Tess da Costa was believed to work miracles but lost street cred after failing to find Ana, a child abductee; when, months after Tess dies, Ana’s found alive, Tess appears slated for sainthood—unless her sister, Callie, can stop it.
Callie, white and wrapped in grief and anger, has no compassion to spare for Tess’ followers, desperately coping with troubles of their own, or for Tess’ Puerto Rican boyfriend, Danny, whom she recruits in her crusade. Callie’s failing in school and at war with her hospital-receptionist single mom. Her feelings for Tess (and the church) are complicated. If Tess, 17, was the angel, Callie, 16, felt like her demonic twin. Tess’ journal, excerpted throughout, reveals that being cast as saintly was no picnic, either. Not all plot elements mesh neatly. Callie and Danny’s hunt for Ana’s abductor, a plot thread explored partly from Ana’s point of view, has gravitas; however resolved, a child abduction leaves lasting scars. While Callie’s family history takes up a fair chunk of plot real estate, she’s the story’s beating heart—scrappy, resentful, funny, and, above all, observant of her hardscrabble, working-class southeastern Massachusetts town and its denizens. Of Portuguese, Latino, and Irish descent (but not Cape Verdean), with strong cultural and religious (Roman Catholic) immigrant ties, they’ve struggled economically since the mills closed.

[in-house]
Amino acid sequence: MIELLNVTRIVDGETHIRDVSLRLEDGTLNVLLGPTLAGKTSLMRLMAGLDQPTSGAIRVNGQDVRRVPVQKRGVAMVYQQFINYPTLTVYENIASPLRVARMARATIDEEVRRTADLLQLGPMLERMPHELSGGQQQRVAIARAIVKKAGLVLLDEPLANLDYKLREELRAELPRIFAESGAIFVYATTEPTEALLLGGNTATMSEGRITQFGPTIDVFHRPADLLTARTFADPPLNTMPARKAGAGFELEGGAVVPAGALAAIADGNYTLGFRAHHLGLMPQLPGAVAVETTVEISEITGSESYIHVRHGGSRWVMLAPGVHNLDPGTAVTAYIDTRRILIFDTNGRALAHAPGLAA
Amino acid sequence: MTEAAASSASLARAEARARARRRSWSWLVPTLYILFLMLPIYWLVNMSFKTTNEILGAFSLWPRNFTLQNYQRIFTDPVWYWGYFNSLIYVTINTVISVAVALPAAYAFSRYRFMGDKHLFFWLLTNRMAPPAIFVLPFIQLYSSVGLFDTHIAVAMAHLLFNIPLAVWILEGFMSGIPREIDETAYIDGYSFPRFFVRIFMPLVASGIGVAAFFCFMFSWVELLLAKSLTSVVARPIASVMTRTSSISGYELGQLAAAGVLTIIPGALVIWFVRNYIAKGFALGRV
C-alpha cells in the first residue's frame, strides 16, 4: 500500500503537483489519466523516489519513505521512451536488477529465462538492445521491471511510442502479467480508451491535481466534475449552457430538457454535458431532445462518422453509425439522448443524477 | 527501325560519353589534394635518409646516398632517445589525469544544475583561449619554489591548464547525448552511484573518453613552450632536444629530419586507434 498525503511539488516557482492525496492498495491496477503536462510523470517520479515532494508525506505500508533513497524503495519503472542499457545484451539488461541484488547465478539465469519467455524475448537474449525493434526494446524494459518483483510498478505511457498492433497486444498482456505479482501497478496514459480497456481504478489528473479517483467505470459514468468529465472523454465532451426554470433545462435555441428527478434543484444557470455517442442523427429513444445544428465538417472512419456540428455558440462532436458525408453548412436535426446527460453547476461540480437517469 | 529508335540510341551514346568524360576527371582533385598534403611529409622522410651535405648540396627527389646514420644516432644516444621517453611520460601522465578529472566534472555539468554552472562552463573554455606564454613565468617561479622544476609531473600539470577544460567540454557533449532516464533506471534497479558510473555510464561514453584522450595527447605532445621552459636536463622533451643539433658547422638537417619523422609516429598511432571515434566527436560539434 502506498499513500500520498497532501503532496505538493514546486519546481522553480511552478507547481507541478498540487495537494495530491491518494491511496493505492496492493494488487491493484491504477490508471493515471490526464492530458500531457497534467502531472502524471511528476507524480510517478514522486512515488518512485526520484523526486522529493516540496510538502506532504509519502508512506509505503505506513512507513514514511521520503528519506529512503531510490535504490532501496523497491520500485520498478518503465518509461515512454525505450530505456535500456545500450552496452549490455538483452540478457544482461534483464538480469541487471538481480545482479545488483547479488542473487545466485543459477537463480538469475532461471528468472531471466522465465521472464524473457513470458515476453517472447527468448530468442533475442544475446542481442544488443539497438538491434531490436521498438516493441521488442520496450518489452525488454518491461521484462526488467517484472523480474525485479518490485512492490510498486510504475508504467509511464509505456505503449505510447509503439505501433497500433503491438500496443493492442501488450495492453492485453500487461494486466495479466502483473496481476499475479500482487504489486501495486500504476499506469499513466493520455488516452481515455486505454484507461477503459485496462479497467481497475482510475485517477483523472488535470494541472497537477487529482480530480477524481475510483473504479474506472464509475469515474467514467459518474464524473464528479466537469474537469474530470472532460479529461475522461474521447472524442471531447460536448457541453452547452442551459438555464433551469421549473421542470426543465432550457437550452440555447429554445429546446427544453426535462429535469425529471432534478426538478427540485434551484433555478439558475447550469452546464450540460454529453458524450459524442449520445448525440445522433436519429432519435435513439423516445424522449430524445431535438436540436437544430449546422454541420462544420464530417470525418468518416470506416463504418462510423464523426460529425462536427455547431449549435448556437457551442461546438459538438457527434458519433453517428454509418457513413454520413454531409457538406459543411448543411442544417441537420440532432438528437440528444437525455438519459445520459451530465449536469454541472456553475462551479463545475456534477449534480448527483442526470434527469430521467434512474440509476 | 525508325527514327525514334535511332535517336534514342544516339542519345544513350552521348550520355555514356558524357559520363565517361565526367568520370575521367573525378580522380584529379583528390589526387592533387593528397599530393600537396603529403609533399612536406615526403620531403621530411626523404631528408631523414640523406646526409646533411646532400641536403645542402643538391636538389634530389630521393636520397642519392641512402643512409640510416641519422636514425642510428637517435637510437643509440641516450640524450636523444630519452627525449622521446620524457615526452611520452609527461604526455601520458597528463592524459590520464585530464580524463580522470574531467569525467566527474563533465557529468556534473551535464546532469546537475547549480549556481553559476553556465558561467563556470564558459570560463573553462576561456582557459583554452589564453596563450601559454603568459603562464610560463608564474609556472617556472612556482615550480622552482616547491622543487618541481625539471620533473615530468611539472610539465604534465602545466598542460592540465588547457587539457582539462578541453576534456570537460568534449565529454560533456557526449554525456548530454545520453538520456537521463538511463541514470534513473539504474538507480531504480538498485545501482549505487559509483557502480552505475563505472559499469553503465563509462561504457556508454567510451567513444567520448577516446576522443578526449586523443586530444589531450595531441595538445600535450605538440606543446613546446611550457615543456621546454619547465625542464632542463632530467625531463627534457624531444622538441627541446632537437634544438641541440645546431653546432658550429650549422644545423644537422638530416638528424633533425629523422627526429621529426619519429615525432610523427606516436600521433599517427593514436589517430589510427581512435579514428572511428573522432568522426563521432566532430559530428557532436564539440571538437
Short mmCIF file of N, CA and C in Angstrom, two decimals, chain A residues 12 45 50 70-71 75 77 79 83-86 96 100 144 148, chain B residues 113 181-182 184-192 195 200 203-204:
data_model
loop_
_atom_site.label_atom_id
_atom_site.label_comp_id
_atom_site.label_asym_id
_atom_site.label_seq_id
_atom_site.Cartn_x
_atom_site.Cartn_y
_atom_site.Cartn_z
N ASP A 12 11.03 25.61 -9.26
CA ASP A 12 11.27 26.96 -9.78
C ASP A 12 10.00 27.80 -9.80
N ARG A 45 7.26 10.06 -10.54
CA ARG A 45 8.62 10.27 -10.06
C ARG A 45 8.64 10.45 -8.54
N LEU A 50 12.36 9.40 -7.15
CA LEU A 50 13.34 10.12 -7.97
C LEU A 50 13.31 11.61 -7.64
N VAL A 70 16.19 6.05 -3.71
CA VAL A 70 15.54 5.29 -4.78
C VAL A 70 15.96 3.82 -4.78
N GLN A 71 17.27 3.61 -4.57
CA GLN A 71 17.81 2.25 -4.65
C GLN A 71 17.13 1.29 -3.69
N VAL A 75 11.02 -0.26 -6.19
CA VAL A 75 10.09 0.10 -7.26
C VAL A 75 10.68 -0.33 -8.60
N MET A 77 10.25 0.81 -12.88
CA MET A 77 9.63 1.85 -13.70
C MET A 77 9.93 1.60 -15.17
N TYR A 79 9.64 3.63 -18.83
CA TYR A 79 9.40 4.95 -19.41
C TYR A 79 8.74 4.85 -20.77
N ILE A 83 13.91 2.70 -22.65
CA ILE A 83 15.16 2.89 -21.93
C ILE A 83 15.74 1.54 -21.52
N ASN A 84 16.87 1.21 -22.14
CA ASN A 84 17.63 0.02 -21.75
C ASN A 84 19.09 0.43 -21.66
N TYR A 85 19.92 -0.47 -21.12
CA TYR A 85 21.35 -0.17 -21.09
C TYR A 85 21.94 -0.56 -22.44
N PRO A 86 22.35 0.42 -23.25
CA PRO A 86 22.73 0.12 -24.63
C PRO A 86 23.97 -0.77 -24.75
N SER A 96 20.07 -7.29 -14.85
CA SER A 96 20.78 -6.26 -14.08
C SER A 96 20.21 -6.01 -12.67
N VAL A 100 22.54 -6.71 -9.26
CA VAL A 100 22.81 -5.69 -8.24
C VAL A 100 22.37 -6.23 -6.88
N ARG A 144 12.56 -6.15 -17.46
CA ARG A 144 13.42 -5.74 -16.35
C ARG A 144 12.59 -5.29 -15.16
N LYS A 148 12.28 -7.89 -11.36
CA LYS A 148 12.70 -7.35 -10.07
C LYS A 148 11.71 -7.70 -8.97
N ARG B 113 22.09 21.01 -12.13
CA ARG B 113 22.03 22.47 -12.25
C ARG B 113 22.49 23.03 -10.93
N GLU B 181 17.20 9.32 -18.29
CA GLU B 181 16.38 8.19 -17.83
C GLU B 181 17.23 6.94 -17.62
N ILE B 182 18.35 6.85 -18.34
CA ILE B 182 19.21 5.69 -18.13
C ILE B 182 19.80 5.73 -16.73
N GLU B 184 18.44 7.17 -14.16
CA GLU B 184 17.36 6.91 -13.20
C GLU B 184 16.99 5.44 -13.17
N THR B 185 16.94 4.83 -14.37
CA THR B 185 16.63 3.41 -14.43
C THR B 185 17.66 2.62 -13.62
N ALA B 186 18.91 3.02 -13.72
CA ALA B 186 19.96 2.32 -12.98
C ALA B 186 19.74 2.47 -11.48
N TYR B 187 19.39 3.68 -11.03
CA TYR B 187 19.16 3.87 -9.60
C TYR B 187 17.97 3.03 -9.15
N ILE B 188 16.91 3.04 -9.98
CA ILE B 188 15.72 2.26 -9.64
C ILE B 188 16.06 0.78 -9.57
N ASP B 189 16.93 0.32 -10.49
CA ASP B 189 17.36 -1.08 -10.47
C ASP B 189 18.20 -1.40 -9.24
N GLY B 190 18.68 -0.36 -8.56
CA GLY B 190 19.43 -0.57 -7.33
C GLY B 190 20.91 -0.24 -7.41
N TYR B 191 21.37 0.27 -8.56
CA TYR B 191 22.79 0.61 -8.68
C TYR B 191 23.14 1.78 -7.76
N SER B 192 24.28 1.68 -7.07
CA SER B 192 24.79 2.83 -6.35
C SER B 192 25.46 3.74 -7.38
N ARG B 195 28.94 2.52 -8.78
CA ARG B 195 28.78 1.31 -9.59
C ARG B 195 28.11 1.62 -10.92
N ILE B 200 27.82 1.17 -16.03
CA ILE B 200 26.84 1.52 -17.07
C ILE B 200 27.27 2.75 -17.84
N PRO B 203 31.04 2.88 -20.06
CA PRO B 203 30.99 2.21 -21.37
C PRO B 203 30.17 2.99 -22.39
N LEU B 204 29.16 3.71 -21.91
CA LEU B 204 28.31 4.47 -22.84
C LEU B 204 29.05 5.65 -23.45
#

Plot and pacing could be tighter, but packed with vivid cultural scenery, this ambitious debut offers readers a journey worth taking. (Fiction. 12-16)